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Since graduating from the University of Wisconsin Oshkosh in 1999, V.J. “Brad” Zibung’s success in founding a satirical tabloid for long-suffering Chicago Cub fans has been no joke.

In 2003, he started The Heckler, which today reaches 65,000 readers in more than 40 states and six countries.

Zibung, of Chicago, will be among the nine alumni from across the nation honored for their professional and civic achievements by the UW Oshkosh Alumni Association, during homecoming weekend Oct. 16-17, 2009. He will receive the Outstanding Young Alumni Award.

UW Oshkosh journalism department chair Mike Cowling said the self-assured Zibung’s quick sense of humor makes him a natural at entertaining readers in print and online at

“I believe he found a way to tap into the consciousness of the much-maligned Cubs sports fans to create a site where parody and real reporting give them a place to laugh and cry at the same time,” Cowling said. “The publication’s Web site has been ahead of the curve in providing content-specific material for a focused audience.”

Zibung enjoys writing the short, punchy articles that resonate with fans. “It’s the only way I know how to do it,” he said.”It’s a passion project, all done on the side on a shoestring budget.”

The Heckler has been featured regularly by such media outlets as the Chicago Sun-Times, The Sporting News and ESPN Radio. In 2007, The Heckler published its first book, “Cubs Fan’s Guide to Happiness.”

Following graduation, Zibung interned and then landed a full-time job with the Leo Burnett Agency, one of the largest advertising agencies in the world, where his clients included P&G, Allstate, Delta Air Lines and Toys R Us.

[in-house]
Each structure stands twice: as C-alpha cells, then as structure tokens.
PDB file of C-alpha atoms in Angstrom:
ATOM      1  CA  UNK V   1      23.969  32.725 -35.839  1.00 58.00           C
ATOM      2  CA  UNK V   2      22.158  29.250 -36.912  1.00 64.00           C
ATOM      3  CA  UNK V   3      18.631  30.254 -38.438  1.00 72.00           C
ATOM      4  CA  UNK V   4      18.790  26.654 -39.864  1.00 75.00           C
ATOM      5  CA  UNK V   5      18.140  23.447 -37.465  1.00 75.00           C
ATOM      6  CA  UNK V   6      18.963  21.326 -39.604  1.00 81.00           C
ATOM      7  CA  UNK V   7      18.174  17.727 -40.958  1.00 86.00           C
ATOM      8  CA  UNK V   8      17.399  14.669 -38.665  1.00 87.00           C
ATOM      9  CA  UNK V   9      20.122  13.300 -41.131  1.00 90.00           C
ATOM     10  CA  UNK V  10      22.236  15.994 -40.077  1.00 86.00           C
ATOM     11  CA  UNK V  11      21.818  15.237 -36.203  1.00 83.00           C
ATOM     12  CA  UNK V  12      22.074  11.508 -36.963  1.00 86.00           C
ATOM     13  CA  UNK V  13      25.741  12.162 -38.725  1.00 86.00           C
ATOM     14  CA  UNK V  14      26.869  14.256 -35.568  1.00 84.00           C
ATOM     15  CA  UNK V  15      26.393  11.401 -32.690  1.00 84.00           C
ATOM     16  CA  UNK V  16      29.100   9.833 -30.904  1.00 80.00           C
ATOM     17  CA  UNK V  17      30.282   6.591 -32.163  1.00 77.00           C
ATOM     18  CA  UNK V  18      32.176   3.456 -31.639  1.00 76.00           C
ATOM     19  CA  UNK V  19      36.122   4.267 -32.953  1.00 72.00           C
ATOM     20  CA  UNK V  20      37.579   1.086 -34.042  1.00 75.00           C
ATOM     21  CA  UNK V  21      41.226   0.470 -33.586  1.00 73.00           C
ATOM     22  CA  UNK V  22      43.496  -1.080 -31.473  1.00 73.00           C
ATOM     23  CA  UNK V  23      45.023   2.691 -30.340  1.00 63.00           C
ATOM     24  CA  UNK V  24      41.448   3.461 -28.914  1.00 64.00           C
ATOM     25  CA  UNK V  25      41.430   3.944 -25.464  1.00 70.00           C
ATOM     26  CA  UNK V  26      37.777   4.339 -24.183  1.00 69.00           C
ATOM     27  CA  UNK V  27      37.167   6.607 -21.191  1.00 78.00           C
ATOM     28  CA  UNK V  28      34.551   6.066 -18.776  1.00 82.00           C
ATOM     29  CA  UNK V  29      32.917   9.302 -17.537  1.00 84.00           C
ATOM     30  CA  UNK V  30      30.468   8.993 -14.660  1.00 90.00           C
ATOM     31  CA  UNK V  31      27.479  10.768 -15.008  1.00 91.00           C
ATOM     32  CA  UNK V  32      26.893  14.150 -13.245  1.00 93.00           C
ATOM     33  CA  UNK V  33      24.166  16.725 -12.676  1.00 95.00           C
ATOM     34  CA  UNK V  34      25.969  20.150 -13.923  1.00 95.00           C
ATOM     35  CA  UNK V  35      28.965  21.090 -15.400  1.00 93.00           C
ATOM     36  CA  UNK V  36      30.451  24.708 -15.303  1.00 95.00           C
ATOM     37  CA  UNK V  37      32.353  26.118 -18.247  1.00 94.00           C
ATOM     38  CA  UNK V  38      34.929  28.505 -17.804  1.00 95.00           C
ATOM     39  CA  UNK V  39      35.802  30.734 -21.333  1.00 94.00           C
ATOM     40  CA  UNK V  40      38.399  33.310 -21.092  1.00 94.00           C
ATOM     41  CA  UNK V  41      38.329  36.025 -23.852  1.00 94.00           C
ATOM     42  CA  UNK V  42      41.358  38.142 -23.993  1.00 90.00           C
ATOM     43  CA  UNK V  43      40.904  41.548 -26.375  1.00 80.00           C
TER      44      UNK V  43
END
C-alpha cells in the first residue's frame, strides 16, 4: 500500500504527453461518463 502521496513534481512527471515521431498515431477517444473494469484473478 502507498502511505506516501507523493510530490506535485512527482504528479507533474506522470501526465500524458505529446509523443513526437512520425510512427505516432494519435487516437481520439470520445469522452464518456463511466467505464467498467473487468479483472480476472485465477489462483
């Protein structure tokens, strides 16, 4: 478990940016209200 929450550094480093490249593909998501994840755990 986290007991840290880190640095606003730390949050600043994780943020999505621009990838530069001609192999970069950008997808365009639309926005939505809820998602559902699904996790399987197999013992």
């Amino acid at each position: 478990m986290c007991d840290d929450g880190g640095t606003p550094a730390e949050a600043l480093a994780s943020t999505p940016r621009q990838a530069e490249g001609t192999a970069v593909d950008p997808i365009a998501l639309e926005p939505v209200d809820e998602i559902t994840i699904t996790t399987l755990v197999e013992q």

More recently, Zibung helped StubHub — the online marketplace for tickets to sporting events, concerts and other live entertainment — found its on-the-ground operations with offices in Chicago and Detroit.

“Brad currently manages a staff of 10 employees who are generally regarded as the strongest staff of any StubHub regional office,” said Craig Cucinella, a senior manager of business operations for the company. “Brad doesn’t ask his staff to do anything he isn’t willing to do himself, and he’s quick to offer positive feedback and support.”

Outside the office, Zibung serves as a board member for the Off the Street Club, Chicago’s oldest boys and girls club for children from economically disadvantaged families.

“To see him interact with the kids was always inspiring,” Cucinella said. “I think they could tell that he was for real and that he really cared about them and wanted to know what was happening in their lives.”

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